Editor's Note: Founded in 1919, this year marks the 100th anniversary for South County Health. As part of our community outreach efforts, The Independent has partnered with the organization on a series of stories related to the history and mission of South County Health. They will run periodically in our newspapers this year and will appear online on our website at IndependentRI.com.
WAKEFIELD, R.I. – The ambulances began rolling into the South County Hospital parking lot on the afternoon of May 19, 1973.
They carried the 11 surviving passengers of the Comet, a 50-foot charter fishing boat that had sunk seven miles off Point Judith. They also bore a grim cargo — those who had not survived.
It was a day that Emergency Department personnel would never forget.
“They set up a morgue [in] a conference room,” remembers Irene Leonard, a registered nurse who worked at the hospital from 1972 to 2014.
The ER was flooded with reporters and anxious loved ones, she recalled. “A lot of the [patients], they didn’t have the right IDs plus they — the families — didn’t speak English.”
The Comet disaster took more than a dozen lives and prompted the hospital to establish a heli-pad the following year, so that rescue helicopters could reach it quickly. Since then helicopters have not only brought patients to the ER, but also transferred them to regional medical centers.
During the Blizzard of 1978, a helicopter delivered IV fluids and medication. “I’ll never forget the helicopter coming in and giving us supplies,” said Lee Ann Quinn, director of infection prevention and control, who was working as a nurse at the time. “Because it was a saving grace.”
A constant evolution
In the last 100 years, one of the hospital’s most vital functions has been emergency treatment. Since the brick hospital was built at 100 Kenyon Ave. in 1925, the Emergency Department has evolved from a room accessed only by an exterior bell to a suite of state-of-the-art treatment rooms.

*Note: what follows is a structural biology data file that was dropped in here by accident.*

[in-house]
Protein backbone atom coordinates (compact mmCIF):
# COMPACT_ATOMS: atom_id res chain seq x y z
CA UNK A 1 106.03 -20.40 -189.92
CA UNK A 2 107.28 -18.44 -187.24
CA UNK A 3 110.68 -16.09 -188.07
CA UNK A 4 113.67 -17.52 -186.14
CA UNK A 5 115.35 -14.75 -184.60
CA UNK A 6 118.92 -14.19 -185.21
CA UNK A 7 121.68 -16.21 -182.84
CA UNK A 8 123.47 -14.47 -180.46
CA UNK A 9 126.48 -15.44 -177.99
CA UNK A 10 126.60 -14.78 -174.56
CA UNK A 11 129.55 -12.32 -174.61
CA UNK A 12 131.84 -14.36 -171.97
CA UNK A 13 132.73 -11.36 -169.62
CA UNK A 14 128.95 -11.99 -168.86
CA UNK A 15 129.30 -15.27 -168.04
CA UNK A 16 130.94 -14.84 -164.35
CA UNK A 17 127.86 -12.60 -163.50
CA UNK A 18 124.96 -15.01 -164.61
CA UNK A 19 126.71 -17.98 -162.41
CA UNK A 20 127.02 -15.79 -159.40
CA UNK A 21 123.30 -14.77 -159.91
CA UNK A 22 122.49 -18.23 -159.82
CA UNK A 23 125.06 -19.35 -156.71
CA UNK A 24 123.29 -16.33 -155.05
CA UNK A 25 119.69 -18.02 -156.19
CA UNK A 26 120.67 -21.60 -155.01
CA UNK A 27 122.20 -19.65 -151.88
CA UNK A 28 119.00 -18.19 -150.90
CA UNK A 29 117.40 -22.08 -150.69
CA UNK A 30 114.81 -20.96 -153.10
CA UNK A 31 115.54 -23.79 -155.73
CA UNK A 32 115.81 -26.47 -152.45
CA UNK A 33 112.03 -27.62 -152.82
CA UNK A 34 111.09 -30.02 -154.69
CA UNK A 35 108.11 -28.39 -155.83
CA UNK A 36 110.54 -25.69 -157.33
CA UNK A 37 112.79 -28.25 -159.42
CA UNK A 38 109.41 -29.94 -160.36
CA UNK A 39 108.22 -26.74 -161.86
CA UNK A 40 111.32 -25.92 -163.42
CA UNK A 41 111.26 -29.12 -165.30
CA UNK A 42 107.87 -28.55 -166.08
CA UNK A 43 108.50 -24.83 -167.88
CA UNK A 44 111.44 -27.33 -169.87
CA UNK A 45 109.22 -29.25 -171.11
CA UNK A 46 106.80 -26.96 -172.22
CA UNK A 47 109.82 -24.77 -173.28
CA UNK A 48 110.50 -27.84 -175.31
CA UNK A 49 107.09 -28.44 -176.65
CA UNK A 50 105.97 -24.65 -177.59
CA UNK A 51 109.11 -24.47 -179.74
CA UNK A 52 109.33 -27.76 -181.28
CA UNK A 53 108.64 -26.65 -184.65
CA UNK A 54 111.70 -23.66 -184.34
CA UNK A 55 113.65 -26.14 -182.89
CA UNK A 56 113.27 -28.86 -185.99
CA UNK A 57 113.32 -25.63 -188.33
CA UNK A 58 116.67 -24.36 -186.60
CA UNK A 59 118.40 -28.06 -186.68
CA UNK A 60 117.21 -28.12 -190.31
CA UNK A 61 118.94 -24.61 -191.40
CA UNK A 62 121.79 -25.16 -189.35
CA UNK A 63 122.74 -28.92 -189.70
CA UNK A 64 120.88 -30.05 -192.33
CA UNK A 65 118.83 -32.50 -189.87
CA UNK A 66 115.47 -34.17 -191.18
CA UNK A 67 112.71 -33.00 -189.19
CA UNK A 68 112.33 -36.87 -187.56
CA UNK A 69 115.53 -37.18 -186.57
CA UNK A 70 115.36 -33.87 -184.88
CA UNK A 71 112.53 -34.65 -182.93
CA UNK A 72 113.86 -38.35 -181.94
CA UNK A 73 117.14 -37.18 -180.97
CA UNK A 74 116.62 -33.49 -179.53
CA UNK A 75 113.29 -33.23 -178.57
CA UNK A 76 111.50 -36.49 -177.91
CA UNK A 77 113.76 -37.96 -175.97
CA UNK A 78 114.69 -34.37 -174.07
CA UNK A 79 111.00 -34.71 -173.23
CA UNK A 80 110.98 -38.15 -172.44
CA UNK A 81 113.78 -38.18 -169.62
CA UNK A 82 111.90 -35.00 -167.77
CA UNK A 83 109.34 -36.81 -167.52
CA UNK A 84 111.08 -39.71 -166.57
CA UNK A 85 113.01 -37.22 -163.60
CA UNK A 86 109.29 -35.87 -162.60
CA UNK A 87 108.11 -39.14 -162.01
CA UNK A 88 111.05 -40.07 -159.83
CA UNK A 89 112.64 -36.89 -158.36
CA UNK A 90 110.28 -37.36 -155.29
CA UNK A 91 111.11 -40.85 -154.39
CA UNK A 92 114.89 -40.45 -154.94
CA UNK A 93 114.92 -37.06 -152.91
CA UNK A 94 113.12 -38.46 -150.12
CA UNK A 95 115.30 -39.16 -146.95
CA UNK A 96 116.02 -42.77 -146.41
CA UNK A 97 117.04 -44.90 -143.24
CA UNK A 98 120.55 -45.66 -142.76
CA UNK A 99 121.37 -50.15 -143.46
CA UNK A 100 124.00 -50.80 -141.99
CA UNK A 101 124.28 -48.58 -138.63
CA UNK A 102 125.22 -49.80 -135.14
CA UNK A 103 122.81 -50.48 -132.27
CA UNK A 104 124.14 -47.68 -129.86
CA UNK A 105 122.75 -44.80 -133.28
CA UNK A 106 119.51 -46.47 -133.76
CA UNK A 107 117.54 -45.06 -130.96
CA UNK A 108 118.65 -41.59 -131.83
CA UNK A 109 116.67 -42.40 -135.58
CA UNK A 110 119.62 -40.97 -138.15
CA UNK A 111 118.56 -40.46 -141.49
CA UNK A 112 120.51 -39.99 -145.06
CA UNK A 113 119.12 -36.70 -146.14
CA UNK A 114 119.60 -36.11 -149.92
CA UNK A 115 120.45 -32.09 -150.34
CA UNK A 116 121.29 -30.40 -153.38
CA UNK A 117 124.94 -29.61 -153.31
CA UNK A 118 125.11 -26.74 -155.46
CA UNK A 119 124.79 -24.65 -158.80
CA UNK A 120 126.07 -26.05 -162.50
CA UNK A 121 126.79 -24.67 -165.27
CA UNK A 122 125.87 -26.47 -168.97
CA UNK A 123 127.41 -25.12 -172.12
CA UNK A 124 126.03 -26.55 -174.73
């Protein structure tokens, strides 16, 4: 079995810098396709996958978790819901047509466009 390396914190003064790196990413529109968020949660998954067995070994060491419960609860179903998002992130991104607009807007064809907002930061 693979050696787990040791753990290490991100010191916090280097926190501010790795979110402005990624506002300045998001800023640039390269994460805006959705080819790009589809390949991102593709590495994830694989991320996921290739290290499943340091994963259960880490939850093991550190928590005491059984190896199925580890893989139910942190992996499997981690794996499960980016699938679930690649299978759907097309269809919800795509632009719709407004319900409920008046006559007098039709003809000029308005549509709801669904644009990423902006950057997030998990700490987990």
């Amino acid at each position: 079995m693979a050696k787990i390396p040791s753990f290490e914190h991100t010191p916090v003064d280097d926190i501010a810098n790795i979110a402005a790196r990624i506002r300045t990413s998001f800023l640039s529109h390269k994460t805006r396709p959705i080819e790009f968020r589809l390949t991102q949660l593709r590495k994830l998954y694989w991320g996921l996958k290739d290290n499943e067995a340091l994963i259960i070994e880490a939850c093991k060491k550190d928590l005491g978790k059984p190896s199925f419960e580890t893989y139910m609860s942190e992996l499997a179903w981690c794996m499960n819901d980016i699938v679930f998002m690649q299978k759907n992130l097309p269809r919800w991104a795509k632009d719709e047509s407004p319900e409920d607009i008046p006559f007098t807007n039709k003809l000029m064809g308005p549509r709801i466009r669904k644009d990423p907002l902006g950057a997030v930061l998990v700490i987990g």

In the 1920s, the hospital had its own ambulance, which was little more than a conveyance. In 1928, Board of Trustees member Theakston de Coppet donated a new ambulance to replace the hospital’s older vehicle. It made 50 trips a year totaling 1,000 miles.
In 1939, the hospital got out of the ambulance business when the South County Ambulance Corps was formed. The corps, organized to serve South Kingstown, Narragansett, North Kingstown, Exeter, Richmond and Charlestown, raised $500 to buy a Packard ambulance on a heavy-duty chassis. Gradually the towns formed their own emergency response teams, and the organization disbanded when the town of South Kingstown took over its function.
In the early days, the hospital provided emergency coverage with a night bell system. It was the mid-1970s before true 24-hour coverage was available.
Dr. Timothy Drury, an ER physician from 1978 to his retirement in 2016, helped usher the department into the modern era.
While a resident at Rhode Island Hospital, Drury had met Dr. Chris Tsonas, a fellow resident who had begun working in the South County Hospital ER with Dr. Claude Koproski. Prior to them, the hospital had no full-time physicians, using Navy doctors from Quonset Point.
After Drury completed his Public Health Corps service at the Wood River Health Center, he joined them, in 1978.
The facility was one trauma/cardiac room and three “cubby holes” converted from closets, he said. “It was really small. We saw tons of people.”